Access a range of climate-related reports issued by government agencies and scientific organizations. Browse the reports listed below, or filter by scope, content, or focus in the boxes above. To expand your results, click the Clear Filters link.
Thin-layer placement (TLP), an emergent adaptation strategy that mimics natural sediment deposition processes, is one of the only viable options to protect tidal marshes from sea level rise in their current footprint. To improve the success of thin-layer placement projects, a collaborative research team at Narragansett Bay and Elkhorn Slough led coordinated restoration experiments at eight National Estuarine Research Reserves on the U.S. East and West coasts to test TLP across diverse marsh plant communities, and produced guidance and recommendations for TLP use. This guidance document is intended to help restoration practitioners, property owners, coastal managers, and funders better understand this strategy for tidal marsh restoration and resilience in the face of sea level rise.
This guide is designed to help transportation practitioners understand how and where nature-based and hybrid solutions can be used to improve the resilience of coastal roads and bridges. It summarizes the potential flood-reduction benefits and co-benefits of these strategies, then follows the steps in the project delivery process, providing guidance on considering nature-based solutions in the planning process, conducting site assessments, key engineering and ecological design considerations, permitting approaches, construction considerations, and monitoring and maintenance strategies. The guide also includes appendices with site characterization tools, decision support for selecting nature-based solutions, suggested performance metrics, and links to additional tools and resources.
These state summaries were produced to meet a demand for state-level information in the wake of the Third U.S. National Climate Assessment, released in 2014. The summaries cover assessment topics directly related to NOAA’s mission, specifically historical climate variations and trends, future climate model projections of climate conditions during the 21st century, and past and future conditions of sea level and coastal flooding. Click on each state to see key messages, figures, and and a summary of climate impacts in your state.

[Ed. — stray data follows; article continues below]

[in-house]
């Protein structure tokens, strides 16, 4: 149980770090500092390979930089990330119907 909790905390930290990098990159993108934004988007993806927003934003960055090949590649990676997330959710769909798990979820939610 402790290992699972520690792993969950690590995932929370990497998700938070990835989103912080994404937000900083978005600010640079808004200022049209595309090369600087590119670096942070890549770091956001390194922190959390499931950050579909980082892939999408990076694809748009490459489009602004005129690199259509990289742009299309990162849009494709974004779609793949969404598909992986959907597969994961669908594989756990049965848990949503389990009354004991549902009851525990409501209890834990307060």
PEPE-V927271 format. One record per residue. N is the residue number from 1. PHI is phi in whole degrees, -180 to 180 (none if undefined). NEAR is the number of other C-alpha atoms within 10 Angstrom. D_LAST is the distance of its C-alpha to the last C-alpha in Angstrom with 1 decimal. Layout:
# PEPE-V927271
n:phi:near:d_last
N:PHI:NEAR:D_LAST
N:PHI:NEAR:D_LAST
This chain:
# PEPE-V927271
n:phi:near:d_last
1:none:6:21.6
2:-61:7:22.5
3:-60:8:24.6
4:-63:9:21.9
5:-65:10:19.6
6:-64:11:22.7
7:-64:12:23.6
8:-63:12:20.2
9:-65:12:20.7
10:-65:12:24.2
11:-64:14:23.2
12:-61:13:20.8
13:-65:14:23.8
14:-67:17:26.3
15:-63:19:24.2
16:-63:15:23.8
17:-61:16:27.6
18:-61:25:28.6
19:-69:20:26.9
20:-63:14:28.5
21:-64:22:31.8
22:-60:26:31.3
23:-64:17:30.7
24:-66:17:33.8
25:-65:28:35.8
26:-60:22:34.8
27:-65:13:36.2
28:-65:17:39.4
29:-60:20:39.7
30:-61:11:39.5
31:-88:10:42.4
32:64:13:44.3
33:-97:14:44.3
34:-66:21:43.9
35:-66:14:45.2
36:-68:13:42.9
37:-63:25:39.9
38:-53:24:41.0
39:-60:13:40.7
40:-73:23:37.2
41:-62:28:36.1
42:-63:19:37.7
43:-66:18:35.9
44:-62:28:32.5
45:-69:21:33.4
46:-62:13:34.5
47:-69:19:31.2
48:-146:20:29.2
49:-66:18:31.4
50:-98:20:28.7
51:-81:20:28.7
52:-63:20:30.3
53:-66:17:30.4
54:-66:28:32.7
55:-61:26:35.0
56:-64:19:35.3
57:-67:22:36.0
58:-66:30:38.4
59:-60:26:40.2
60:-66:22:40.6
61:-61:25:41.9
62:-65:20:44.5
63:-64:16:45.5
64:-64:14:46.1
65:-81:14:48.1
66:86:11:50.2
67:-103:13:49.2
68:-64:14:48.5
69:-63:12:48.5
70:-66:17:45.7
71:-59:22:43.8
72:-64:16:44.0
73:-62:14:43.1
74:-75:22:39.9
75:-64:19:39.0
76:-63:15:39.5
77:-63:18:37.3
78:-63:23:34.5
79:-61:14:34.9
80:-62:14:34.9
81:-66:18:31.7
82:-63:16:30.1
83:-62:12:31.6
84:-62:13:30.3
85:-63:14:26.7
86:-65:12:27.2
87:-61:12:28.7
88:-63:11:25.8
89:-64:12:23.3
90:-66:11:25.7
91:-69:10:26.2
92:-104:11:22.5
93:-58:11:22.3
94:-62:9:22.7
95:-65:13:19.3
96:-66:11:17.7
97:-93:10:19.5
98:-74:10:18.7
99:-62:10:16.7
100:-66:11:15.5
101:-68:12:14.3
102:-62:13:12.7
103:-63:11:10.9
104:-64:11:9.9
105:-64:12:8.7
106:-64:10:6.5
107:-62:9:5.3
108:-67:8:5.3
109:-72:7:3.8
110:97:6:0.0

The Northeast Regional Action Plan was developed to increase the production, delivery, and use of climate-related information to fulfill the NOAA Fisheries mission in the region, and identifies priority needs and specific actions to implement the NOAA Fisheries Climate Science Strategy in the Northeast over the next three to five years. The U.S. Northeast Shelf Large Marine Ecosystem supports a number of economically important fisheries and a wide variety of other important marine and coastal species, from river herring to marine mammals and sea turtles. The region has experienced rising ocean temperatures over the past several decades, along with shifts in the distribution of many fish stocks poleward or deeper. Other expected climate-related changes include sea level rise, decreasing pH (acidification), and changing circulation patterns that could impact marine resources, their habitats, and the people, businesses, and communities that depend on them.
This fact sheet presents recent climate change investigations of the U.S. Geological Survey in New England using selected recent publications that highlight the broad spectrum of expertise and commitment to understanding the relations of climate change and water resources in the region.
Many climate-related hydrologic variables in New England have changed in the past century, and many are expected to change during the next century. It is important to understand and monitor these changes because they can affect human water supply, hydroelectric power generation, transportation infrastructure, and stream and riparian ecology. This report describes a framework for hydrologic monitoring in New England by means of a climate-response network.
This report—the first phase of the Department of the Interior (DOI) assessment effort for Hurricane Sandy projects—was developed for DOI by a metrics expert group of physical and ecological scientists and socioeconomic experts who recommended performance metrics for measuring changes in resilience resulting from the DOI-sponsored projects. It identifies natural and artificial coastal features most affected by Hurricane Sandy along the Northeast coast—such as marshes, beaches, and estuaries—and recommended metrics that would indicate resilience change in those features.
This report details the results of a two-year study to address coastal storm and flood risk to vulnerable populations, property, ecosystems, and infrastructure affected by Hurricane Sandy in the United States' North Atlantic region. The study was designed to help local communities better understand changing flood risks associated with climate change and to provide tools to help those communities better prepare for future flood risks. It builds on lessons learned from Hurricane Sandy and attempts to bring to bear the latest scientific information available for state, local, and tribal planners.
A collection of case studies and information about how coastal communities can plan for and adapt to climate change. These resources represent a national guide for how coastal communities can plan and adapt. Case study issues range from coastal managers addressing sea level rise in Rhode Island to coral bleaching caused by rising sea temperatures in Florida.